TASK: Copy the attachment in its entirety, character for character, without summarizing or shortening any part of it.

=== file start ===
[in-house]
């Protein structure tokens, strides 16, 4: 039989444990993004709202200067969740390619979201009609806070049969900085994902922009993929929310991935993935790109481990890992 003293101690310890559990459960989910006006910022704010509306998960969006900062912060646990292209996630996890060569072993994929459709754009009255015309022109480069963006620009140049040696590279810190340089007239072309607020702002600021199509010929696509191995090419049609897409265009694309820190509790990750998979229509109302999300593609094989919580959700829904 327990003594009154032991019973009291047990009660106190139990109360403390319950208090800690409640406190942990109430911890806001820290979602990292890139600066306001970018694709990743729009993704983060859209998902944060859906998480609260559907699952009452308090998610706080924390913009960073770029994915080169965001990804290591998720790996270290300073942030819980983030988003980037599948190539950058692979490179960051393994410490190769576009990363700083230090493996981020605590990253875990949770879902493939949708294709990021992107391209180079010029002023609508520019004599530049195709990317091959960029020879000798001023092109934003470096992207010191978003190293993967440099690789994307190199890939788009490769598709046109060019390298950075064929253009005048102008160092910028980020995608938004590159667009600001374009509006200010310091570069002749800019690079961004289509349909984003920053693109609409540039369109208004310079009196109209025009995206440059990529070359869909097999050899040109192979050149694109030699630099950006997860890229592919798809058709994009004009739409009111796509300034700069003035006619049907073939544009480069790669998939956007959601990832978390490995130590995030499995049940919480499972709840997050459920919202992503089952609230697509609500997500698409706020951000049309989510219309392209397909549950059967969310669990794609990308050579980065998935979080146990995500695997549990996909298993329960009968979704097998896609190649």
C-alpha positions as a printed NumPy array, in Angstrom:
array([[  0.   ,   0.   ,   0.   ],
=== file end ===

[in-house]
């Protein structure tokens, strides 16, 4: 039989444990993004709202200067969740390619979201009609806070049969900085994902922009993929929310991935993935790109481990890992 003293101690310890559990459960989910006006910022704010509306998960969006900062912060646990292209996630996890060569072993994929459709754009009255015309022109480069963006620009140049040696590279810190340089007239072309607020702002600021199509010929696509191995090419049609897409265009694309820190509790990750998979229509109302999300593609094989919580959700829904 327990003594009154032991019973009291047990009660106190139990109360403390319950208090800690409640406190942990109430911890806001820290979602990292890139600066306001970018694709990743729009993704983060859209998902944060859906998480609260559907699952009452308090998610706080924390913009960073770029994915080169965001990804290591998720790996270290300073942030819980983030988003980037599948190539950058692979490179960051393994410490190769576009990363700083230090493996981020605590990253875990949770879902493939949708294709990021992107391209180079010029002023609508520019004599530049195709990317091959960029020879000798001023092109934003470096992207010191978003190293993967440099690789994307190199890939788009490769598709046109060019390298950075064929253009005048102008160092910028980020995608938004590159667009600001374009509006200010310091570069002749800019690079961004289509349909984003920053693109609409540039369109208004310079009196109209025009995206440059990529070359869909097999050899040109192979050149694109030699630099950006997860890229592919798809058709994009004009739409009111796509300034700069003035006619049907073939544009480069790669998939956007959601990832978390490995130590995030499995049940919480499972709840997050459920919202992503089952609230697509609500997500698409706020951000049309989510219309392209397909549950059967969310669990794609990308050579980065998935979080146990995500695997549990996909298993329960009968979704097998896609190649």
C-alpha positions as a printed NumPy array, in Angstrom:
array([[  0.   ,   0.   ,   0.   ],